A more advanced approach for each area could then extend this to thinking about including Business Intelligence and ways to glean insights and make your practice more efficient.
















Under Category 1, examples of this would be adding Insights about market or legislative news. Not just publishing out the news or new rulings, but allowing attornies to add commentary around the news.

Under Category 2, adding real-time collaboration about work product creation could be one example of improving existing processes. Automated contract systems that dynamically add appropriate clauses and phrases depending on the situation versus just a standard template could be a way to take contract or letter creation to the next level.

Under Category 3, mining your CRM data to help attornies discover who knows who. This could be used for enhancing an existing relationship or facilitating new business development can connecting attornies with attornies in other practice areas who potentially already have connections to a particular client or prospect.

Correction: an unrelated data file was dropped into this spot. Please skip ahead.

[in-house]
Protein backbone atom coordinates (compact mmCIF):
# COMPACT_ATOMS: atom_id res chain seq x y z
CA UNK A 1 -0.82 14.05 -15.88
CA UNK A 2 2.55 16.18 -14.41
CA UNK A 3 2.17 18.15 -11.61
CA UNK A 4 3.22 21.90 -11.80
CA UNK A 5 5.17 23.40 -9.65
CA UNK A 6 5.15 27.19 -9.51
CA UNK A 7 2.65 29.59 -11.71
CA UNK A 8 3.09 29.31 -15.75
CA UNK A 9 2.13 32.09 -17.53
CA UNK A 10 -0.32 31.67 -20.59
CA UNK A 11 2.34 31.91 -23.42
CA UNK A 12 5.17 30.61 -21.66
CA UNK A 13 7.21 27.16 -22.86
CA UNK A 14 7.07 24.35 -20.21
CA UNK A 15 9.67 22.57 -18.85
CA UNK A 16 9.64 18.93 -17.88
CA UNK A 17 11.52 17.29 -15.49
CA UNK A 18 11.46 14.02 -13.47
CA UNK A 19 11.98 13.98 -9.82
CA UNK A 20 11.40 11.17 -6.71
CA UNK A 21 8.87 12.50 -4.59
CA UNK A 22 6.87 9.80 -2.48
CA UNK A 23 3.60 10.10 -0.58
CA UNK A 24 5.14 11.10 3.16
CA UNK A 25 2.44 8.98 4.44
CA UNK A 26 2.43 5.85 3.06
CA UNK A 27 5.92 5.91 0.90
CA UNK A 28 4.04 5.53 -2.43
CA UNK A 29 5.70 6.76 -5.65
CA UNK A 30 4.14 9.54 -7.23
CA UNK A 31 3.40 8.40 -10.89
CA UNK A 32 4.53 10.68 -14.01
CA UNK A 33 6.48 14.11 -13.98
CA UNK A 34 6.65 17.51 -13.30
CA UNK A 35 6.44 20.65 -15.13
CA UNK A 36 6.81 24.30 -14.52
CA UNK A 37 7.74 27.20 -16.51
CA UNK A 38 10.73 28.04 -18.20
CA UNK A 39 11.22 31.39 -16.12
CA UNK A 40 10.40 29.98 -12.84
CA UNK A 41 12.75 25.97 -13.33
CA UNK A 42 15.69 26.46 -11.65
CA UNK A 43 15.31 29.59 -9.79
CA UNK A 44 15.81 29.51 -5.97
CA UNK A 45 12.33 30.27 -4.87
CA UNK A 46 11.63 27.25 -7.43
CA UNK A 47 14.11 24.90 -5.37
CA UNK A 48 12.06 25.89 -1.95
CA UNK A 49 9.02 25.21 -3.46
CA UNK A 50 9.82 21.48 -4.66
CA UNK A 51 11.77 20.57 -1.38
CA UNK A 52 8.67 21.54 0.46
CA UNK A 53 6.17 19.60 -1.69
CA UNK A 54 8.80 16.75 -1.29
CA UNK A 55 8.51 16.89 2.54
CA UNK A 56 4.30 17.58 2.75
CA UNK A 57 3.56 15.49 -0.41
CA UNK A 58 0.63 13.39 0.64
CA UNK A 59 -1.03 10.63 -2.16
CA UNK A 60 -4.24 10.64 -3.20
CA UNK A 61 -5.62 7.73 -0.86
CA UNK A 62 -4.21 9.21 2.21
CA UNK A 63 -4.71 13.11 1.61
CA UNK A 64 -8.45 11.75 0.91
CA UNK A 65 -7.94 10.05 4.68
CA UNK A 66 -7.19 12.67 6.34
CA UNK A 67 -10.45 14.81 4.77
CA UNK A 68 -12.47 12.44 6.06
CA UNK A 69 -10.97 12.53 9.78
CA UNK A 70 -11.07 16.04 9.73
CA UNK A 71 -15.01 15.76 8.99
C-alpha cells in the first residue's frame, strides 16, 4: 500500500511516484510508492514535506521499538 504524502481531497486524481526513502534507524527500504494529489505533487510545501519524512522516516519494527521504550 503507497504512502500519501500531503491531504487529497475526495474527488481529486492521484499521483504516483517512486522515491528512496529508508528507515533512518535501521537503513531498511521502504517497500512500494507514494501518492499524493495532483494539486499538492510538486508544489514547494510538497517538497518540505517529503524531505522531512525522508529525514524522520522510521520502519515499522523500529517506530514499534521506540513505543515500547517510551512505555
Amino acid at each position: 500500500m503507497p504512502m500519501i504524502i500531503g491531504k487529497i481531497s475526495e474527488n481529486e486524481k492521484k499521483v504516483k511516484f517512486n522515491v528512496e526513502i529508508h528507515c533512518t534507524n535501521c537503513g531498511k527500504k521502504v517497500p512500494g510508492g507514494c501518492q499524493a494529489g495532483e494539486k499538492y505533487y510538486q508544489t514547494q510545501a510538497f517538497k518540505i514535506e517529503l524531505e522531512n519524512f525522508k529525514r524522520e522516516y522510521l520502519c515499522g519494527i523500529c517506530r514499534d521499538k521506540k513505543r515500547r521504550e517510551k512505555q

There are lots of areas to focus knowledge management on in a legal practice. There was just one approach to breakout the various areas. It doesn't mean you need to focus on all these areas, but it does give you a way to think about all the potential focus area and then prioritize your initiatives and resources from there.

How does your law firm or practice think of the core focus areas for KM?

January 02, 2012

Legal KM - storing legal advice

The challenge of storing Legal Advice?

Many Legal departments and law firms have the challenge of how to share legal advice obtained through research around one particular Matter, and make it available for re-use by other attornies.

The biggest issue here is two-fold.

1. First, the format of the content. Much of the content is initially gathered through e-mails back and forth between inside and outside counsel, or research performed and not captured anywhere. Either way, the result can be a long string of e-mails - very hard to consume for a reader unfamiliar with the matter without some background and context, or nothing is captured at all.